Friday, October 07, 2005

Homeowners In Bubble Denial

Denial is, after all, the first reaction to a catastrophe.

"This can't be happening."

And so, it's not surprising that it's the response of many homewoners surveyed about the housing market by RBC Capital Markets, the corporate and investment banking arm of RBC Financial Group. In a non-bylined story in the Daily News Transcript, a sister publication of the Boston Herald out of Needham, MA, the study's results paint a potentially devastating picture — Many homeowners expect the value of their homes to rise 10 percent or more every year for the next few years!!!

Bubble or no, you can't deny that such gains are out of the realm of possibility.

Here's an excerpt from the Daily News Transcript:
Despite fears in the marketplace about a U.S. housing bubble, about 60 percent of homeowners expect the value of their homes to increase by at least 5 percent annually during the next several years, according to an online survey of 1,001 American consumers.

According to the survey findings, released by RBC Capital Markets, the corporate and investment banking arm of RBC Financial Group, 24 percent of respondents said they expect annualized gains of 10 percent or more over the next few years. About 3 percent of respondents said they expect their home values to decline over the next few years.

About 85 percent of homeowners who responded to the survey said they have experienced real estate gains over the last three years and over 70 percent experienced gains in excess of 10 percent during this timeframe, RBC announced.

Meanwhile, about 10 percent of the respondents said rising home values have affected their spending habits. And over half of those surveyed disagreed with the notion that real estate gains impacted their spending even though 51 percent either sold their home or borrowed against their home equity in some fashion. Ironically, those that disagreed most with the idea that real estate gains had impacted their spending were those in higher income brackets (defined as those making over $100,000) and those that had already experienced the biggest real estate gains, RBC reported.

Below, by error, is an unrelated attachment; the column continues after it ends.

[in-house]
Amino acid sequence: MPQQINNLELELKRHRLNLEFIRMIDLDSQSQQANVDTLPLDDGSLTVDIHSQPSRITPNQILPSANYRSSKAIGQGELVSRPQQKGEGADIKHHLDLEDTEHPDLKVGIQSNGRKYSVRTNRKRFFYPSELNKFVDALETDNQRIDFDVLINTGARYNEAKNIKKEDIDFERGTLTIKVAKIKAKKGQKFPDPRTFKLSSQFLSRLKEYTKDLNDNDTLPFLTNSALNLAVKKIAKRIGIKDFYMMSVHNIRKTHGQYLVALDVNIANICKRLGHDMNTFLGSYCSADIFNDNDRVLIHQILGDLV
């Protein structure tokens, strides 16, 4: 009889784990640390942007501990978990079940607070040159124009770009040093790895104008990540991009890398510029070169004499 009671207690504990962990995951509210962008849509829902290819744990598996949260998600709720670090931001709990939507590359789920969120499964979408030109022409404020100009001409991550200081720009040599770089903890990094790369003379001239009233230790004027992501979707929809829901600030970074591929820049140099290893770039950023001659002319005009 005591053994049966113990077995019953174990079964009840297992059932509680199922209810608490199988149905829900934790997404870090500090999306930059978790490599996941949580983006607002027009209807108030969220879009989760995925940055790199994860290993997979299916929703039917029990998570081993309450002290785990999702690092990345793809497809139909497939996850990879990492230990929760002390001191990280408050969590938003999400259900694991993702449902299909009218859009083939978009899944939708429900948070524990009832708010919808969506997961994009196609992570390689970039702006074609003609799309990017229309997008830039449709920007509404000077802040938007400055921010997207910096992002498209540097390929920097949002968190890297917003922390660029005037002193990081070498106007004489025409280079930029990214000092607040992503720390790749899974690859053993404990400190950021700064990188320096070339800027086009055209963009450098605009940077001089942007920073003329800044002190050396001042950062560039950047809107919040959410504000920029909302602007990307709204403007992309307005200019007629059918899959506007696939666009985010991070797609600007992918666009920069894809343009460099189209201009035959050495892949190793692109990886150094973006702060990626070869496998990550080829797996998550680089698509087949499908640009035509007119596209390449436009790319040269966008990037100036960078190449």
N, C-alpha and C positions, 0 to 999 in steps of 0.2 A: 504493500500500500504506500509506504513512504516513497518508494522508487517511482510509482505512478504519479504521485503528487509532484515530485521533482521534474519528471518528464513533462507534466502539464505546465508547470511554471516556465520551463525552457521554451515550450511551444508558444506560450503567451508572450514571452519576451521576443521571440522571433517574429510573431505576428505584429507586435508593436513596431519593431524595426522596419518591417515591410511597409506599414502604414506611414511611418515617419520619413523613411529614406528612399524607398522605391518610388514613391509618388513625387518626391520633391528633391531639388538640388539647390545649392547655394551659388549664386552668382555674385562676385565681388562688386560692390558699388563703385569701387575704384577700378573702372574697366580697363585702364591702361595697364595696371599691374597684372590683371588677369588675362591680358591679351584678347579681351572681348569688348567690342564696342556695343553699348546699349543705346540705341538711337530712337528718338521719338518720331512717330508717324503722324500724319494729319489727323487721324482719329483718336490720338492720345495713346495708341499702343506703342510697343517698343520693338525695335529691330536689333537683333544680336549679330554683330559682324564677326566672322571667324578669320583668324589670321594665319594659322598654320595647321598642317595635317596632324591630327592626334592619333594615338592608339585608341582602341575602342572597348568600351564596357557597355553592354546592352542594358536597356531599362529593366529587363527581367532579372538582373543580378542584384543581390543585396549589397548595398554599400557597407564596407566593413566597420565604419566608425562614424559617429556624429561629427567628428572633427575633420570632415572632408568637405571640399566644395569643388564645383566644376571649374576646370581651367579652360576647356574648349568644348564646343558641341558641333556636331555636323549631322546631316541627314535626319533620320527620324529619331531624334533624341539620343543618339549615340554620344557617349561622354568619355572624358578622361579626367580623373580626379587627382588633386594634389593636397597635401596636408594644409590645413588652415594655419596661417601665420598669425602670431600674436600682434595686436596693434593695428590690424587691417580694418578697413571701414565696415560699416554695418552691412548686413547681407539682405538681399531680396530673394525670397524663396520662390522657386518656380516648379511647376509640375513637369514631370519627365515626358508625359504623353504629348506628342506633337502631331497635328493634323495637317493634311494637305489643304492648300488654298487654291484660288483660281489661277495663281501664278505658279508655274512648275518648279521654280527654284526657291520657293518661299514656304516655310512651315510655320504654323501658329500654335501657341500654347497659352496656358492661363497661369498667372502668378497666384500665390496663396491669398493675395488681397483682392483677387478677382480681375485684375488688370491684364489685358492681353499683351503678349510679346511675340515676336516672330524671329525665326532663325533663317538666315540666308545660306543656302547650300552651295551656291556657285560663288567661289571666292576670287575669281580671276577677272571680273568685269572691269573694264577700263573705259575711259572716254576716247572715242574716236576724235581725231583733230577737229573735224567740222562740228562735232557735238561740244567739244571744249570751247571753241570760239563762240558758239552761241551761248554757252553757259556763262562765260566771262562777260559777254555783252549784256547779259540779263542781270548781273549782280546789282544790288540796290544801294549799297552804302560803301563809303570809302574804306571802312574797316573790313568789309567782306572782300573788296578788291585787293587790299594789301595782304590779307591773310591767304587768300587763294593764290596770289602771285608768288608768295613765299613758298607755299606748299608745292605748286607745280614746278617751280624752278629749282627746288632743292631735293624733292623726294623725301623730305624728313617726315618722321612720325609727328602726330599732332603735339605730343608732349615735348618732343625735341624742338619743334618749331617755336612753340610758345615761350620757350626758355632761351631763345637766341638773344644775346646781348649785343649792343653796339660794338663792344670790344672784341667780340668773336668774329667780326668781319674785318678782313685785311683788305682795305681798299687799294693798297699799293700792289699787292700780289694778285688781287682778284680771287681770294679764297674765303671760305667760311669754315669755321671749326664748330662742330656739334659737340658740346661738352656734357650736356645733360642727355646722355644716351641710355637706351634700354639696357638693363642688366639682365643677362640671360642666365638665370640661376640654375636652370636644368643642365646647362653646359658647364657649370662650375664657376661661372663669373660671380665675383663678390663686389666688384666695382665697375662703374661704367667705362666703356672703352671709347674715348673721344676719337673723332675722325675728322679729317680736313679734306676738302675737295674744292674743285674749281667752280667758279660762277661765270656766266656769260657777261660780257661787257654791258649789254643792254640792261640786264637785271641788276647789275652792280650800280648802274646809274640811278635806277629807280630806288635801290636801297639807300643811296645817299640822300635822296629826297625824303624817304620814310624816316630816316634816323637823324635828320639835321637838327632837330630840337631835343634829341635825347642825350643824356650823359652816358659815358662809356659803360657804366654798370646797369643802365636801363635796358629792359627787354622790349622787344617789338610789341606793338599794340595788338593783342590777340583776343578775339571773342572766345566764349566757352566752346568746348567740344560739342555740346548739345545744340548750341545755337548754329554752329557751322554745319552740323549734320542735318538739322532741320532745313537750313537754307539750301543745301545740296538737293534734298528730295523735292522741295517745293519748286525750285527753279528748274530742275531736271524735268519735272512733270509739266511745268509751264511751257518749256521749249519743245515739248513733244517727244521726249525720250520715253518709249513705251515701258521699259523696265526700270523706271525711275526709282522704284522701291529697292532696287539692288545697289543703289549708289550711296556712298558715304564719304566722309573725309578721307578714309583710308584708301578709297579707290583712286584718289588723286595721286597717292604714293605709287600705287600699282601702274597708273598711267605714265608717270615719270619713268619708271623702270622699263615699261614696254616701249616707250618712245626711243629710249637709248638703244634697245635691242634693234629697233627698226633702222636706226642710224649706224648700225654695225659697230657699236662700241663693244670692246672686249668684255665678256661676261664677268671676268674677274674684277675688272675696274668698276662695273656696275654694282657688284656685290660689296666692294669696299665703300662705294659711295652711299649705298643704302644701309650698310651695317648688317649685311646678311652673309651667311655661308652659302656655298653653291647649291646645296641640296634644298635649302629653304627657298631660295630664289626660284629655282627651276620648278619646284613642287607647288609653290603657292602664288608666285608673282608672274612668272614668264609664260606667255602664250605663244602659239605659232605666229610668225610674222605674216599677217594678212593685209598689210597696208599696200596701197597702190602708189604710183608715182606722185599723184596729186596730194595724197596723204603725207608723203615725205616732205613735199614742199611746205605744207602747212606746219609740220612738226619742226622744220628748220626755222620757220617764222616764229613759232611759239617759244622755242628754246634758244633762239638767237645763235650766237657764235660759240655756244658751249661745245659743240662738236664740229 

Ultimately, these two groups were also the most aggressive in extracting equity (approximately 65 percent).

"Not only are most people expecting big real estate gains to continue, the vast majority of people don't believe these gains have impacted their spending. These opinions run contrary to most data in the marketplace regarding the real estate wealth effect," said Scot Ciccarelli, managing director of equity research for RBC Capital Markets.

"We believe these findings raise a major question. In our minds, the question is whether people have spent more freely than they otherwise would have because of their real estate gains and don't even recognize it. If that's the case, a simple slowing of real estate gains, not just a fall in housing prices, could have a significant adverse impact on spending patterns."
Read the entire story at this link.

— The Boy in the Big Housing Bubble